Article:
Dr. Dane conceded that plaintiff failed to advise him of one of her two prior automobile accidents. He acknowledged that his diagnosis could be affected by plaintiff withholding relevant information.

Defendant presented the testimony of Dr. Joseph Dryer, a board certified orthopedist. Dr. Dryer reviewed plaintiff's medical records and conducted a physical examination. He observed normal range of motion in her neck and spine. Dr. Dryer noted the L5-S1 listhesis. He, too, opined that it was a pre-existing condition. He also observed no evidence of disc herniation in plaintiff's lumbar spine. He did observe, however, evidence of degenerative disc disease. Dr. Dryer also observed no nerve compression in the lumbar or cervical spine and testified that plaintiff did not complain of any neck pain.

Dr. Dryer concluded that plaintiff did not suffer any permanent injury from the August 2004 accident. He diagnosed a temporary cervical strain, a temporary lumbar strain, and a temporary right foot strain, all of which had resolved. He also opined that plaintiff had no functional limitation.

The trial judge presented four interrogatories to the jury. Only the first two are relevant to the issue in this case. The first interrogatory asked the jury, "Did . . . plaintiff Nancy Diaz sustain an injury proximately caused by the auto accident of August 9, 2004?" The second interrogatory asked, "Was an injury to the neck, or the lower back, or either of her wrists sustained by Nancy Diaz permanent?" Plaintiff's counsel requested the judge to clarify for the jury that it could answer the first interrogatory "yes," if it found only one of the injuries was proximately caused by the accident. The trial judge stated that she would repeat the question for emphasis but did not do so. The trial judge also rejected a charge requested by plaintiff that if the jury found that a herniation was caused by the accident, it was a permanent injury as a matter of law.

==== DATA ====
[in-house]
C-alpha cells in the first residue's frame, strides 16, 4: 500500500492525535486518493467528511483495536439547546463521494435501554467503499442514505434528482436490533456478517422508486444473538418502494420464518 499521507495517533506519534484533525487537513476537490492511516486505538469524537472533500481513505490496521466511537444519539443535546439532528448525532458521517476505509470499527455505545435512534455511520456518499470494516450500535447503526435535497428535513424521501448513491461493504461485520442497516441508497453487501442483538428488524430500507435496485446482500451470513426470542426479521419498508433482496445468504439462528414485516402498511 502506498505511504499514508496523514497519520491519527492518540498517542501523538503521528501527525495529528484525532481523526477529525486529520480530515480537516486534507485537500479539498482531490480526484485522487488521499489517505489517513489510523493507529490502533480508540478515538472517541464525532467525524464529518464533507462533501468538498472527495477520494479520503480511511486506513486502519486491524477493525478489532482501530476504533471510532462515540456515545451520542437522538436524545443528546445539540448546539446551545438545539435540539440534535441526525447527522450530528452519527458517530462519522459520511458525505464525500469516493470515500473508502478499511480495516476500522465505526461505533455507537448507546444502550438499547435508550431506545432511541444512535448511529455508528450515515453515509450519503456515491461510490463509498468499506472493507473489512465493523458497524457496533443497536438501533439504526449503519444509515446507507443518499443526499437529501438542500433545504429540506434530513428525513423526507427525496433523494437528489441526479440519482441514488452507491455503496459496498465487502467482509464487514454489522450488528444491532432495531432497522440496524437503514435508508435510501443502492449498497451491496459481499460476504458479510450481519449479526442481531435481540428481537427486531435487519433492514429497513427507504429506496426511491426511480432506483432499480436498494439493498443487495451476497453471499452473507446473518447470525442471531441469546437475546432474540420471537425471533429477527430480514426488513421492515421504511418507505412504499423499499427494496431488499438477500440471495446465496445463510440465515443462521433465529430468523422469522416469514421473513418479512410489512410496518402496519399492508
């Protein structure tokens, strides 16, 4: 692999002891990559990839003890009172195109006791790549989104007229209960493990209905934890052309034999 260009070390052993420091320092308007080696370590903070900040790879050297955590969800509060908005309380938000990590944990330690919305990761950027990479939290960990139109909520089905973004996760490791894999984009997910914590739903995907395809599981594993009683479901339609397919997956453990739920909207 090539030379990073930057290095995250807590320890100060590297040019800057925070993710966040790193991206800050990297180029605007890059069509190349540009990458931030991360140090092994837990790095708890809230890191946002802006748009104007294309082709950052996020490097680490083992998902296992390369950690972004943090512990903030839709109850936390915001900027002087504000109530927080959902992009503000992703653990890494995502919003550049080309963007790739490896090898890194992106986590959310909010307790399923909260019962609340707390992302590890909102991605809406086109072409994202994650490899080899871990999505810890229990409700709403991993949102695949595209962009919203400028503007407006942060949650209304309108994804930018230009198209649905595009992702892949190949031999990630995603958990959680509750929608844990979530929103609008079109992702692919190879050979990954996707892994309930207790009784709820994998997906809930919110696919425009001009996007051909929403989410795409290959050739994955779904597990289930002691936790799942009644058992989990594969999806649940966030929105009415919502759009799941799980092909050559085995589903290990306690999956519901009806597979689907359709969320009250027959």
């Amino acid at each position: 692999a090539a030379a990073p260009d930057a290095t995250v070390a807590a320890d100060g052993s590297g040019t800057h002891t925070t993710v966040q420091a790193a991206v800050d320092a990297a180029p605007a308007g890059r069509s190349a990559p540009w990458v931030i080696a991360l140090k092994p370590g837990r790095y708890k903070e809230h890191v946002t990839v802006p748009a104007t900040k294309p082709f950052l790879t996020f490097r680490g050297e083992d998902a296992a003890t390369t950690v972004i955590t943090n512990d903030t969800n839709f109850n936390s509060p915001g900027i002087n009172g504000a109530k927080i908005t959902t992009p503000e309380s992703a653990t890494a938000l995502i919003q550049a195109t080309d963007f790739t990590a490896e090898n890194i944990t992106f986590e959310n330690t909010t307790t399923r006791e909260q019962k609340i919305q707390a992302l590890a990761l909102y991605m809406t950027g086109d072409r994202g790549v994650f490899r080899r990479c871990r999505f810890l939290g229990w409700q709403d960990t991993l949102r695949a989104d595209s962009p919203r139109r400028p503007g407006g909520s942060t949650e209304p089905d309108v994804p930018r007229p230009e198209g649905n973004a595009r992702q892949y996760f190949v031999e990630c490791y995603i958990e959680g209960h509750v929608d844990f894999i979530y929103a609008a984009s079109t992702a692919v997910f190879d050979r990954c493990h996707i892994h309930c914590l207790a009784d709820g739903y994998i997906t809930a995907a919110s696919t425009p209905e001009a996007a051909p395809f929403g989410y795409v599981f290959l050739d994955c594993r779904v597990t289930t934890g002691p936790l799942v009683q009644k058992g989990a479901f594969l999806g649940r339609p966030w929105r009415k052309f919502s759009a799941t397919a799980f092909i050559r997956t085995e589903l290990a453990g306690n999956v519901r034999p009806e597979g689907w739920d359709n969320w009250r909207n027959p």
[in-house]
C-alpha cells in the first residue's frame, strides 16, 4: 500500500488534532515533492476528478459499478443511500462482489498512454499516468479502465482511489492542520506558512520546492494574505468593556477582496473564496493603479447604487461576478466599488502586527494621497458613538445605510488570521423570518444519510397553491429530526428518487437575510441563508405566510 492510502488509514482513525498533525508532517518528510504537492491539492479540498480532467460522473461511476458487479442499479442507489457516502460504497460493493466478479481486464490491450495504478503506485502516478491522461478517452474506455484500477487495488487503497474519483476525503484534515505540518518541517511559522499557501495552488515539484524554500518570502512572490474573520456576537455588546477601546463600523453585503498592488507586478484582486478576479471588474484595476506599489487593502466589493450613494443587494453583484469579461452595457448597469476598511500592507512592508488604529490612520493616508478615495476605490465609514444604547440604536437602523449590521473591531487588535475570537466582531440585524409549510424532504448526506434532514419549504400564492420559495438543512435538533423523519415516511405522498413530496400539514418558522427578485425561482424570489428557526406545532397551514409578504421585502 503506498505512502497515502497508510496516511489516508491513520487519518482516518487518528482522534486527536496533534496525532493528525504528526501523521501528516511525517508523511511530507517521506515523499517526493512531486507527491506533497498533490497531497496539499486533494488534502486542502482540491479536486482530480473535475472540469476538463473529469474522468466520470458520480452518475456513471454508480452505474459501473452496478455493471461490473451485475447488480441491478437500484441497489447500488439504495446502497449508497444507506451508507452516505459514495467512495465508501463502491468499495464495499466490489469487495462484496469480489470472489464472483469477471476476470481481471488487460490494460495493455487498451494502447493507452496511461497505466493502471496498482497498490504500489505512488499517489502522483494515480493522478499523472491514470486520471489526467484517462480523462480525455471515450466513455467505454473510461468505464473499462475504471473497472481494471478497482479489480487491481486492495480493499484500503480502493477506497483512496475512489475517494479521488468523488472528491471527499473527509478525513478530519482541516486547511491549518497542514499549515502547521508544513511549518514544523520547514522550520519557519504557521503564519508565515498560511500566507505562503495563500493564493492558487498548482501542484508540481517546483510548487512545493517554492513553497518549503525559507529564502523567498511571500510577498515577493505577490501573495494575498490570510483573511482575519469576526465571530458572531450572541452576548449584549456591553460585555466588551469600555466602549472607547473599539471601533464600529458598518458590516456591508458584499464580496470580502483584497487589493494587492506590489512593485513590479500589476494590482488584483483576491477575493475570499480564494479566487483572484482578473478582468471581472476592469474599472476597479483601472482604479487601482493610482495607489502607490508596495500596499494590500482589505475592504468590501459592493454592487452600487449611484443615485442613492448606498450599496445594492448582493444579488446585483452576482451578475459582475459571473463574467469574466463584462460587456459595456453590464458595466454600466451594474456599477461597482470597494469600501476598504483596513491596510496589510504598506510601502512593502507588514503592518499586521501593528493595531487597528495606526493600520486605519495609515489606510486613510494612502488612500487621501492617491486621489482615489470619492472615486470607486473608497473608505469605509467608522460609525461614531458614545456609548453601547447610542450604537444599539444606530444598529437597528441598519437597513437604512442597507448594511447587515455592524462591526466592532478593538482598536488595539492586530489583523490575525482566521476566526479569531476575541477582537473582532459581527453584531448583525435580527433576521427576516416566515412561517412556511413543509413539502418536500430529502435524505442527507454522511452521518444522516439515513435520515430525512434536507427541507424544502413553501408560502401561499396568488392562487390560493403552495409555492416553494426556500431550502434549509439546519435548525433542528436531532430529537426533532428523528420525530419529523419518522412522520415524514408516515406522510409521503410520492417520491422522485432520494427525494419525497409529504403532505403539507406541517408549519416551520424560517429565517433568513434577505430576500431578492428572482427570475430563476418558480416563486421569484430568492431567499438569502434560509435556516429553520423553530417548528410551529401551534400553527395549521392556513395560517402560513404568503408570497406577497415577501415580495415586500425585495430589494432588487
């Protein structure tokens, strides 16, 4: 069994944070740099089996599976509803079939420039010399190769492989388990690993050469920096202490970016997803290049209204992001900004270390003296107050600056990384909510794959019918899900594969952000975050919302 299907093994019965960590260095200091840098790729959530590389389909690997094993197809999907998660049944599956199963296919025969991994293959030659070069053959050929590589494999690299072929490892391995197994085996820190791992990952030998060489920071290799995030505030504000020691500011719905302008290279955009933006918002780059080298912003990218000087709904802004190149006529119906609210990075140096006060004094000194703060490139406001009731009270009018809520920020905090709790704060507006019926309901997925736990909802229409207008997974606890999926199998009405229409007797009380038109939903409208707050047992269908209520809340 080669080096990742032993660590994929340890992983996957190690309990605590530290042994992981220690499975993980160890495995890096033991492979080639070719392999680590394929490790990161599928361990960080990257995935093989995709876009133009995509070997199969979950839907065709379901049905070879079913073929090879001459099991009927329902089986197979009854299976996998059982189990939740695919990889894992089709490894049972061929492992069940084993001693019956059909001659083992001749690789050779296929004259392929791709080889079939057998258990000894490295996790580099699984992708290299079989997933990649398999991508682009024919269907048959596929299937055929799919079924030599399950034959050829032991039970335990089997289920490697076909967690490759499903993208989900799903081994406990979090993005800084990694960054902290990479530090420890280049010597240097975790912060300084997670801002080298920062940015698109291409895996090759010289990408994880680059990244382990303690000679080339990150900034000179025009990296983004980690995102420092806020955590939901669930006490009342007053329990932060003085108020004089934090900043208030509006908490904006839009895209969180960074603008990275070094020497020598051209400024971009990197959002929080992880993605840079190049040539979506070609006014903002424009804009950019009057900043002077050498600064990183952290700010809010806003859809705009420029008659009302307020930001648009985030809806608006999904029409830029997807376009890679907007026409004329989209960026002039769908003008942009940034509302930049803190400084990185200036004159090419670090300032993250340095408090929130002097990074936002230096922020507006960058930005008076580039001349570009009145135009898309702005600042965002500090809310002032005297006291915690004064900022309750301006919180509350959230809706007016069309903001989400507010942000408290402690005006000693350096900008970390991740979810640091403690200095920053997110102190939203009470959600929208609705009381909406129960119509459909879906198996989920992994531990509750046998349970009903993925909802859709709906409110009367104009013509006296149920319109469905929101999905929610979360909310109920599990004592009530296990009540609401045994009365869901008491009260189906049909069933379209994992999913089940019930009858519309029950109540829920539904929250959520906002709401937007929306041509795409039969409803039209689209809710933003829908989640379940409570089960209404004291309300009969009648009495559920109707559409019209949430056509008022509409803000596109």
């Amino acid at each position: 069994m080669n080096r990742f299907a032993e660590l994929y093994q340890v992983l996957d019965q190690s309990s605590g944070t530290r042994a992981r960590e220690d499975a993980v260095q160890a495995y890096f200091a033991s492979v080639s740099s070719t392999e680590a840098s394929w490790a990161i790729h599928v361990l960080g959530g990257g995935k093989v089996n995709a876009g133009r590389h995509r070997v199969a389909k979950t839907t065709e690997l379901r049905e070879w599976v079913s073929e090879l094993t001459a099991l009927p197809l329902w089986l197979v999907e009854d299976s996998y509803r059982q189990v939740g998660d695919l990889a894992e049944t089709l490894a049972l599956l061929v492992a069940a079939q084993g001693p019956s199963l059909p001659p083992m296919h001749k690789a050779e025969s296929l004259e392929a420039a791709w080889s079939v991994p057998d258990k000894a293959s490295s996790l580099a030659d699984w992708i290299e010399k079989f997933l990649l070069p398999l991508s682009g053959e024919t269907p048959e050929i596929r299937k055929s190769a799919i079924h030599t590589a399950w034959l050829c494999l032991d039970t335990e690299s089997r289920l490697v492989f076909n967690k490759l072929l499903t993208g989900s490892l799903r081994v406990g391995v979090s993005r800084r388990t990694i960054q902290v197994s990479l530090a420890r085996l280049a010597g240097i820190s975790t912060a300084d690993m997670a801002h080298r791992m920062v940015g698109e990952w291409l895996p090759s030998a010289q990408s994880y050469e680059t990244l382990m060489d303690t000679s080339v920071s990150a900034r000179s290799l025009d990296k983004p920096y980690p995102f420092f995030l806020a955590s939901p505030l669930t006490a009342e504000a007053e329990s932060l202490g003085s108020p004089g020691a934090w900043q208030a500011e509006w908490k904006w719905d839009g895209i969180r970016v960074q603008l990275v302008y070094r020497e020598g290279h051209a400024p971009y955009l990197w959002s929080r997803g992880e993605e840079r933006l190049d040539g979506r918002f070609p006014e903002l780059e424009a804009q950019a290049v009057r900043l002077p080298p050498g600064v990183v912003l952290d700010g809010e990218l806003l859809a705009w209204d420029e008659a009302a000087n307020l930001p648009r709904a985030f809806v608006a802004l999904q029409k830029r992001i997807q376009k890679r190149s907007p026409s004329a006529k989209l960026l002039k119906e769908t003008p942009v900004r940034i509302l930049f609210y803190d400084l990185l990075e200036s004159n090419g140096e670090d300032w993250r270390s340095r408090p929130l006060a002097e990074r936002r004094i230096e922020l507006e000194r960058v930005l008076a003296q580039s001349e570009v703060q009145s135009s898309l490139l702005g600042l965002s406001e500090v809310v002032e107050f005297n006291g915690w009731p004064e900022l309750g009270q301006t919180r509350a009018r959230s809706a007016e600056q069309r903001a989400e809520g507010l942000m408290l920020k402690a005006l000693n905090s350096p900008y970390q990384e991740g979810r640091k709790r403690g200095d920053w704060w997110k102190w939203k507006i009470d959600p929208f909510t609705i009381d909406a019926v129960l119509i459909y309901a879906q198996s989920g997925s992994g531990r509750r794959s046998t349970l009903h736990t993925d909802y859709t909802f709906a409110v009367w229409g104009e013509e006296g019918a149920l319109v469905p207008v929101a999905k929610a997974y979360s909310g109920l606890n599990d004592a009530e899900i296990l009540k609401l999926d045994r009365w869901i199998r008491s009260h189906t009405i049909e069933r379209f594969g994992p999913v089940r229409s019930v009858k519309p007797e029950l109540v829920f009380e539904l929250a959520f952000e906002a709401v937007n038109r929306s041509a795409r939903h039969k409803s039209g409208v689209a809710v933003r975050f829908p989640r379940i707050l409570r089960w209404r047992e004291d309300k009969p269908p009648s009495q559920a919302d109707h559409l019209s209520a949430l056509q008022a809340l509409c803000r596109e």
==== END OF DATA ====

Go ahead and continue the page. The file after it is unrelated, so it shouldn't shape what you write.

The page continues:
The jury found that plaintiff suffered an injury that was proximately caused by the August 2004 accident but responded that the injury was not permanent. The trial judge entered a judgment in favor of defendant and subsequently denied plaintiff's motion for a new trial.

On appeal, plaintiff reiterates her trial argument that she had suffered a permanent injury as a matter of law once the jury found the August 2004 accident proximately caused a herniated disc. We disagree.

For purposes of awarding damages for injuries sustained in an automobile accident, the Legislature has declared that no damages shall be awarded unless the injured person satisfies the verbal threshold. N.J.S.A. 39:6A-1.1 to -35. Only certain injuries qualify for an award of non-economic damages. N.J.S.A. 39:6A-8a. A person who suffers a permanent injury may recover non-economic damages. Ibid. An injury is considered permanent when the body part or organ, or both, has not healed to function normally and will not heal to function normally with further medical treatment. Ibid.

In support of her argument, plaintiff relies on several cases in which the Supreme Court and this court address satisfaction of the verbal threshold. Juarez v. J.A. Salerno & Sons, Inc., 185 N.J. 332 (2005); DiProspero v. Penn, 183 N.J. 477 (2005); Serrano v. Serrano, 183 N.J. 508 (2005); Pardo v. Dominguez, 382 N.J. Super. 489 (App. Div. 2006). Plaintiff argues that these cases have held that a person who presents medical evidence that she suffered a disc herniation, and the herniation was proximately caused by the auto accident, has satisfied the verbal threshold as a matter of law. Our examination of these cases reveals that each was decided in the context of a motion for summary judgment rather than a trial. In each case, a court ruled that the submission of medical evidence of the existence of a herniated disc and a medical opinion that the injury was proximately caused by an automobile accident presented a factual issue for resolution at trial by a jury. See, e.g., Juarez, supra, 185 N.J. at 334; DiProspero, supra, 183 N.J. at 506; Serrano, supra, 183 N.J. at 518-19; Pardo, 382 N.J. Super. at 491-93.